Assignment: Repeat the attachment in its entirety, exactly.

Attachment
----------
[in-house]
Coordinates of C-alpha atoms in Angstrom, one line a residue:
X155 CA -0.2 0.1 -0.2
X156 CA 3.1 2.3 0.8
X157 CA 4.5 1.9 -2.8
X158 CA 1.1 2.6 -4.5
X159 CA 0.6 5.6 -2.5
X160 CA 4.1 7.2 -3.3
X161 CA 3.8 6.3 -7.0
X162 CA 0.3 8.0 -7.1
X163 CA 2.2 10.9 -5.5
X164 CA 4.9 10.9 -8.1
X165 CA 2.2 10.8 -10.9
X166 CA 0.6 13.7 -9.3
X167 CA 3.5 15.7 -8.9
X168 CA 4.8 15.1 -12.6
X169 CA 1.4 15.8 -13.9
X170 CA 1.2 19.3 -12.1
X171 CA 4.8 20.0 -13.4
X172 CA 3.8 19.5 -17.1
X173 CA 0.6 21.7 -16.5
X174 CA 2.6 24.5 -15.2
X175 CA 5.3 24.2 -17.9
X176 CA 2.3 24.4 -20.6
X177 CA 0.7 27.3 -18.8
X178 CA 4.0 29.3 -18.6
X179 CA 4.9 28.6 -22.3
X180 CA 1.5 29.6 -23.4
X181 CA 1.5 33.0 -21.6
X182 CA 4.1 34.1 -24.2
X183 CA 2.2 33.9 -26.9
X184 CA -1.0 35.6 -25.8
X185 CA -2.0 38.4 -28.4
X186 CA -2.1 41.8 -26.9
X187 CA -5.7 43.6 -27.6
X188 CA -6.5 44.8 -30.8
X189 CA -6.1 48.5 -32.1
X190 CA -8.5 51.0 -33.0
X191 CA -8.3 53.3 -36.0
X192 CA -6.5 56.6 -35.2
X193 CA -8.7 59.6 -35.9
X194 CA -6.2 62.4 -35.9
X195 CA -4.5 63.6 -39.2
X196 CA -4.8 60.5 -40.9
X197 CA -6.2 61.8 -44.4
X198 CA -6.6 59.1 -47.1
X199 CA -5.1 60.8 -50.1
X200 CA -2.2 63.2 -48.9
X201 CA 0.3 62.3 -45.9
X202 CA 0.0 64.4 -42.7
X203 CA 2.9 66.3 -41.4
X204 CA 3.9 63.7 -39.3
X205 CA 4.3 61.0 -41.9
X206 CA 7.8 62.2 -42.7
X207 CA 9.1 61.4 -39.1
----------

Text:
[in-house]
Coordinates of C-alpha atoms in Angstrom, one line a residue:
X155 CA -0.2 0.1 -0.2
X156 CA 3.1 2.3 0.8
X157 CA 4.5 1.9 -2.8
X158 CA 1.1 2.6 -4.5
X159 CA 0.6 5.6 -2.5
X160 CA 4.1 7.2 -3.3
X161 CA 3.8 6.3 -7.0
X162 CA 0.3 8.0 -7.1
X163 CA 2.2 10.9 -5.5
X164 CA 4.9 10.9 -8.1
X165 CA 2.2 10.8 -10.9
X166 CA 0.6 13.7 -9.3
X167 CA 3.5 15.7 -8.9
X168 CA 4.8 15.1 -12.6
X169 CA 1.4 15.8 -13.9
X170 CA 1.2 19.3 -12.1
X171 CA 4.8 20.0 -13.4
X172 CA 3.8 19.5 -17.1
X173 CA 0.6 21.7 -16.5
X174 CA 2.6 24.5 -15.2
X175 CA 5.3 24.2 -17.9
X176 CA 2.3 24.4 -20.6
X177 CA 0.7 27.3 -18.8
X178 CA 4.0 29.3 -18.6
X179 CA 4.9 28.6 -22.3
X180 CA 1.5 29.6 -23.4
X181 CA 1.5 33.0 -21.6
X182 CA 4.1 34.1 -24.2
X183 CA 2.2 33.9 -26.9
X184 CA -1.0 35.6 -25.8
X185 CA -2.0 38.4 -28.4
X186 CA -2.1 41.8 -26.9
X187 CA -5.7 43.6 -27.6
X188 CA -6.5 44.8 -30.8
X189 CA -6.1 48.5 -32.1
X190 CA -8.5 51.0 -33.0
X191 CA -8.3 53.3 -36.0
X192 CA -6.5 56.6 -35.2
X193 CA -8.7 59.6 -35.9
X194 CA -6.2 62.4 -35.9
X195 CA -4.5 63.6 -39.2
X196 CA -4.8 60.5 -40.9
X197 CA -6.2 61.8 -44.4
X198 CA -6.6 59.1 -47.1
X199 CA -5.1 60.8 -50.1
X200 CA -2.2 63.2 -48.9
X201 CA 0.3 62.3 -45.9
X202 CA 0.0 64.4 -42.7
X203 CA 2.9 66.3 -41.4
X204 CA 3.9 63.7 -39.3
X205 CA 4.3 61.0 -41.9
X206 CA 7.8 62.2 -42.7
X207 CA 9.1 61.4 -39.1